With an estimated 5,000,000 people in Germany investing in the crypto world, many will soon be asking the question, “How do I account for my crypto investments in my 2021 income tax return?” Some individuals will have to make sometimes substantial tax payments as a result of their crypto investments and will thus also be required to file an income tax return in due time.
Our expert Dr. Christopher Arendt answers important questions about this. Read the interview with him.
Income tax return 2021: crypto investments
Dr. Arendt, many people are now about to file their tax returns for the year 2021.
Some people bought cryptocurrencies for the first time last year and may not know exactly what they have to consider and declare in their tax return. Would you please answer a few questions below?
Yes, with pleasure. I am eager to hear your questions.
If you bought Bitcoin, Ethereum, Solana or other crypto coins in 2021 and still hold them unchanged, do you even have to disclose that to the IRS?
Contrary to what the name suggests, “cryptocurrencies” are not a means of payment according to the current income tax classification. Rather, Bitcoin and comparable coins represent digital units of value. They are treated as other assets for tax purposes. For tax purposes, they are treated in the same way as art objects, vintage cars and gold, for example, and are classified as private sales transactions.
The mere acquisition and holding of cryptocurrencies does not have to be reported to the tax office and usually does not trigger any taxes.
What to consider if you have made several transactions or possibly conversions to other cryptocurrencies during the year? Does all this need to be documented and reported or only when sales are made and profits realized?
A good and ideally ongoing self-documentation of the individual transactions is important to keep an overview. I myself have struggled through the “reports” of the various providers and have noticed how time-consuming this is.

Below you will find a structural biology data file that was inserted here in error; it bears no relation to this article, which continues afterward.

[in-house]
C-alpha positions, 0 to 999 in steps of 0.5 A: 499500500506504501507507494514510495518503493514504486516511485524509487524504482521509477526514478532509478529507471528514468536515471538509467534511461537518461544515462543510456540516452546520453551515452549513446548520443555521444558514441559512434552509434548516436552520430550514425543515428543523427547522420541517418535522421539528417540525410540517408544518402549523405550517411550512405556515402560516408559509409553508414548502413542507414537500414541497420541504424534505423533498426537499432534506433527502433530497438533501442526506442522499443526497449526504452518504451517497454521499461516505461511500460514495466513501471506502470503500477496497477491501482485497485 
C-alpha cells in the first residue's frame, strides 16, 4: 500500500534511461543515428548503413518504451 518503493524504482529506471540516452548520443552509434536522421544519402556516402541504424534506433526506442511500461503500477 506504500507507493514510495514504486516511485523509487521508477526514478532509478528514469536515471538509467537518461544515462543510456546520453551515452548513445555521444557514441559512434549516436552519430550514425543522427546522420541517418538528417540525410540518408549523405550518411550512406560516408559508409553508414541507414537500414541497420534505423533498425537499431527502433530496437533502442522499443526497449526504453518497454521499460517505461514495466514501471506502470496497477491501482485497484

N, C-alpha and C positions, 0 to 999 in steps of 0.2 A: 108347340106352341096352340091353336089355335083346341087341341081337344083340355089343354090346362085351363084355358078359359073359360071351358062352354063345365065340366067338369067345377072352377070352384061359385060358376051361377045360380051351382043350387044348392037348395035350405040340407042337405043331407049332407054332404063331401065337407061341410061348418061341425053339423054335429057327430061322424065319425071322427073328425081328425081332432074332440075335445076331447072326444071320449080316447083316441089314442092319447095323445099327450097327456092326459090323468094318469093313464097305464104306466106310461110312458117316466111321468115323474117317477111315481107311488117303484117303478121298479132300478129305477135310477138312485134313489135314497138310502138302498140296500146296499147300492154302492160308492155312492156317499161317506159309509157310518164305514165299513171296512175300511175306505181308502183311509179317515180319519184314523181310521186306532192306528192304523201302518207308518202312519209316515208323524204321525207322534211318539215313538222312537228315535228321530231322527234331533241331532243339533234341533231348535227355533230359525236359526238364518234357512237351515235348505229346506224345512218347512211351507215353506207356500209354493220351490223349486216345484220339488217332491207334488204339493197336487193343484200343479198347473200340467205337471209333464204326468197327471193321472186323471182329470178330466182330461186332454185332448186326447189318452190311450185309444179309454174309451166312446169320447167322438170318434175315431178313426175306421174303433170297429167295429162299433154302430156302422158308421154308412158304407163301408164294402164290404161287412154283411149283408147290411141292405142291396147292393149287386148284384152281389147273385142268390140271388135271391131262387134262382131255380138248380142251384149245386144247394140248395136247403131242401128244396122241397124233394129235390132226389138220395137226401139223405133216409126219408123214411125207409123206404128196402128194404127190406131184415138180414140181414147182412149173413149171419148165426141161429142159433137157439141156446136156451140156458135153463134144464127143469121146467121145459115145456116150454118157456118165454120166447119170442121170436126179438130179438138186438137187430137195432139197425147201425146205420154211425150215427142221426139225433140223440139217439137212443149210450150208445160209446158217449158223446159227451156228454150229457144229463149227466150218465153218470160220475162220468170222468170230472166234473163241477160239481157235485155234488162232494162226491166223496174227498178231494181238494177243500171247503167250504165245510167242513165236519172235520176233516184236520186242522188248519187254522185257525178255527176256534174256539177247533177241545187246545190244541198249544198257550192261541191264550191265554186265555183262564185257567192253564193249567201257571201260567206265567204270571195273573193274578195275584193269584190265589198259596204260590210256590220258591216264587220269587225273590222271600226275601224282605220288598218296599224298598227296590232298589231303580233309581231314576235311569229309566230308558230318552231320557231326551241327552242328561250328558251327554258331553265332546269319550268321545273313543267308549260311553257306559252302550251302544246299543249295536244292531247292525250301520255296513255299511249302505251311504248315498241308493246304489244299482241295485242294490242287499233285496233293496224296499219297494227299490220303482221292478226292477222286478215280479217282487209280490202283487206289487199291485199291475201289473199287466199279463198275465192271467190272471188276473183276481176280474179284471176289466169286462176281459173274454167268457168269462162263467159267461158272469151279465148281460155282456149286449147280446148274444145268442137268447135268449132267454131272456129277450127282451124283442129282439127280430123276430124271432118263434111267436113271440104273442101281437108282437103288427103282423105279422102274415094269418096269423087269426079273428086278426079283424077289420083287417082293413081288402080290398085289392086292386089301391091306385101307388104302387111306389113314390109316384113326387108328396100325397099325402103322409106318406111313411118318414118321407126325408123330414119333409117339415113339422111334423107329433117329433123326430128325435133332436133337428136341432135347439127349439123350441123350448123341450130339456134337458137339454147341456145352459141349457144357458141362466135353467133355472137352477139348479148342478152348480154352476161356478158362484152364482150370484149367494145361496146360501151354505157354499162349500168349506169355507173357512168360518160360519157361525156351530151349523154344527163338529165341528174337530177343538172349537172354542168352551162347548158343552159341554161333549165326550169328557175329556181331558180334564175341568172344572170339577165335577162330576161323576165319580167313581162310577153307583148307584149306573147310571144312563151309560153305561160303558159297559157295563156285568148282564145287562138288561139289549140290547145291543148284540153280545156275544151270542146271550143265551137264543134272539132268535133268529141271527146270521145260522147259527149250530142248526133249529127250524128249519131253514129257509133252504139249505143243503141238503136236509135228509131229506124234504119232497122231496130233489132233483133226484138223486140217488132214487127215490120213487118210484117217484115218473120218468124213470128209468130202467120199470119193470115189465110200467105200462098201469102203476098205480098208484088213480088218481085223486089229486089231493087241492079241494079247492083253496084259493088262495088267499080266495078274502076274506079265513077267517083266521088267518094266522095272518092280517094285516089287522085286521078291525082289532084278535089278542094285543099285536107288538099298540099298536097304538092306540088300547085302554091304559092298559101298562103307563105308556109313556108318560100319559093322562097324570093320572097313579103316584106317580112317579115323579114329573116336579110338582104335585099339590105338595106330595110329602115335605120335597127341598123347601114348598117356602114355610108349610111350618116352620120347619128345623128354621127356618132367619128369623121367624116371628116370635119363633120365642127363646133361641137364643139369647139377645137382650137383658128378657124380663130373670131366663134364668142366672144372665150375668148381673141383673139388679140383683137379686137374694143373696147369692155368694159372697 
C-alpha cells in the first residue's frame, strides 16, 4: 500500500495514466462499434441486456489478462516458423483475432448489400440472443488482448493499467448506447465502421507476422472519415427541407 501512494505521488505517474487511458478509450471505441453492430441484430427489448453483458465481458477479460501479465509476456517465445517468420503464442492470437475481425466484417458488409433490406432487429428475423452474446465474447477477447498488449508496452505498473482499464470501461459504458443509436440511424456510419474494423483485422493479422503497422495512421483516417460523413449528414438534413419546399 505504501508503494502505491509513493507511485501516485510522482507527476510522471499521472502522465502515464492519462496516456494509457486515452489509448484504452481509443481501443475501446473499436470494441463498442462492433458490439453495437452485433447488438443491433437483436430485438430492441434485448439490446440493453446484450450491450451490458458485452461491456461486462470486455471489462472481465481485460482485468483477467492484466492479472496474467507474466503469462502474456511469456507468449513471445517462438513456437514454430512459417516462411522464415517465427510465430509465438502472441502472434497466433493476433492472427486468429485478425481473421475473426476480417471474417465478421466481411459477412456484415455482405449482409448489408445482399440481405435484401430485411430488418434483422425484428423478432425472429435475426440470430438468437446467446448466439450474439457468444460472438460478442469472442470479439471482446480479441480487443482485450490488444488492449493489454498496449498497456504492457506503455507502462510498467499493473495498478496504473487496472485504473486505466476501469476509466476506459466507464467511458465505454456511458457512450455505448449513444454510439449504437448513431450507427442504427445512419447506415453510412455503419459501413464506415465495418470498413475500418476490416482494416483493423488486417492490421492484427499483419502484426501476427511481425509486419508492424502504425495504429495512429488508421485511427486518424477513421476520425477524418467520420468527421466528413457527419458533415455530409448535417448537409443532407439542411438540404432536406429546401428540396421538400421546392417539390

The assumption that a profit is only realized when the coin is exchanged from the “crypto world” back into the fiat currency (such as EUR or USD) is unfortunately a misconception from a tax perspective.
If I exchange one coin for another or pay with a coin in order to purchase an NFT, for example, this is an exchange within the crypto world for tax purposes (coin for NFT). However, this is to be treated for tax purposes like a sale of the Coin and can be tax-relevant.
The consequence is that a capital gain arises upon surrender, since it is irrelevant whether I receive money or a new asset for a coin. In short, even though two virtual currencies are exchanged, new acquisition costs are incurred for the new asset and, if applicable, a taxable capital gain is generated for the given coin.
What is the best way to document these processes so that they meet the requirements of the tax office? Do you have any recommendations on what needs to be documented and which format or app is suitable for this?
The documentation effort can become very costly. Especially if you acquire other tokens like NFT’s with individual crypto coins, the complexity increases significantly.
On the one hand, the acquisition transactions of the coins have to be documented and converted into EUR, on the other hand, the acquisition transactions of the tokens acquired with the coins have to be documented and assigned to the coins. I have made my own Excel table for this purpose. The existing providers often have the problem that they work with USD or that not all transactions are documented according to German tax law and its particularities. An own contribution remains (unfortunately) still necessary with the apps known to me. However, I do not claim to know all providers.
What happens when I have realized profits? How are these to be taxed in concrete terms, how does taxation work in detail? Where do I indicate this or where exactly is this to be noted in the forms?
I would like to describe this with the following (simple) example:
Franz acquires Bitcoin worth EUR 1,000 for the first time on 04/01/2021.
On 12/12/2021, Franz sells his entire holding of Bitcoins for EUR 1,500. For the sale transaction Franz has to pay € 10 transaction costs.
Since Franz acquired and sold Bitcoins within one year, the transaction is within the speculation year.